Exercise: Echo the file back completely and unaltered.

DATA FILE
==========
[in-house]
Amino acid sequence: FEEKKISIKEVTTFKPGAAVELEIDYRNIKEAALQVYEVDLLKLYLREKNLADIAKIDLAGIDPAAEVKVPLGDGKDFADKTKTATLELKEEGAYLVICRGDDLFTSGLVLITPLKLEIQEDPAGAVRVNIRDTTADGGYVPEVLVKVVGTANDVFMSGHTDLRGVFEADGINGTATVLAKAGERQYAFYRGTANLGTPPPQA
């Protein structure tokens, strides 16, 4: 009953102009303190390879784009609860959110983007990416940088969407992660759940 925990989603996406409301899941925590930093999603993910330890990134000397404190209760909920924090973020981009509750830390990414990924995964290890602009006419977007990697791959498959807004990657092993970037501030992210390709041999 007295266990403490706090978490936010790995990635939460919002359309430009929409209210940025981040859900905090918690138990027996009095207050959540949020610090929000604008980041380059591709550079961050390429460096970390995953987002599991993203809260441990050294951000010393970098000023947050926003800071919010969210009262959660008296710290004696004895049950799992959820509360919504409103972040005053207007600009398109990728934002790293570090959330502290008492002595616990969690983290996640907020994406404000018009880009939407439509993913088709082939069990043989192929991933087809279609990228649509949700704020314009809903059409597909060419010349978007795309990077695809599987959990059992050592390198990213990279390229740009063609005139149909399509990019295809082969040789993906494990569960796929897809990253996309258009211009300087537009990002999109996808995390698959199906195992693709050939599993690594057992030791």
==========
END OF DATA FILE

[in-house]
Amino acid sequence: FEEKKISIKEVTTFKPGAAVELEIDYRNIKEAALQVYEVDLLKLYLREKNLADIAKIDLAGIDPAAEVKVPLGDGKDFADKTKTATLELKEEGAYLVICRGDDLFTSGLVLITPLKLEIQEDPAGAVRVNIRDTTADGGYVPEVLVKVVGTANDVFMSGHTDLRGVFEADGINGTATVLAKAGERQYAFYRGTANLGTPPPQA
């Protein structure tokens, strides 16, 4: 009953102009303190390879784009609860959110983007990416940088969407992660759940 925990989603996406409301899941925590930093999603993910330890990134000397404190209760909920924090973020981009509750830390990414990924995964290890602009006419977007990697791959498959807004990657092993970037501030992210390709041999 007295266990403490706090978490936010790995990635939460919002359309430009929409209210940025981040859900905090918690138990027996009095207050959540949020610090929000604008980041380059591709550079961050390429460096970390995953987002599991993203809260441990050294951000010393970098000023947050926003800071919010969210009262959660008296710290004696004895049950799992959820509360919504409103972040005053207007600009398109990728934002790293570090959330502290008492002595616990969690983290996640907020994406404000018009880009939407439509993913088709082939069990043989192929991933087809279609990228649509949700704020314009809903059409597909060419010349978007795309990077695809599987959990059992050592390198990213990279390229740009063609005139149909399509990019295809082969040789993906494990569960796929897809990253996309258009211009300087537009990002999109996808995390698959199906195992693709050939599993690594057992030791």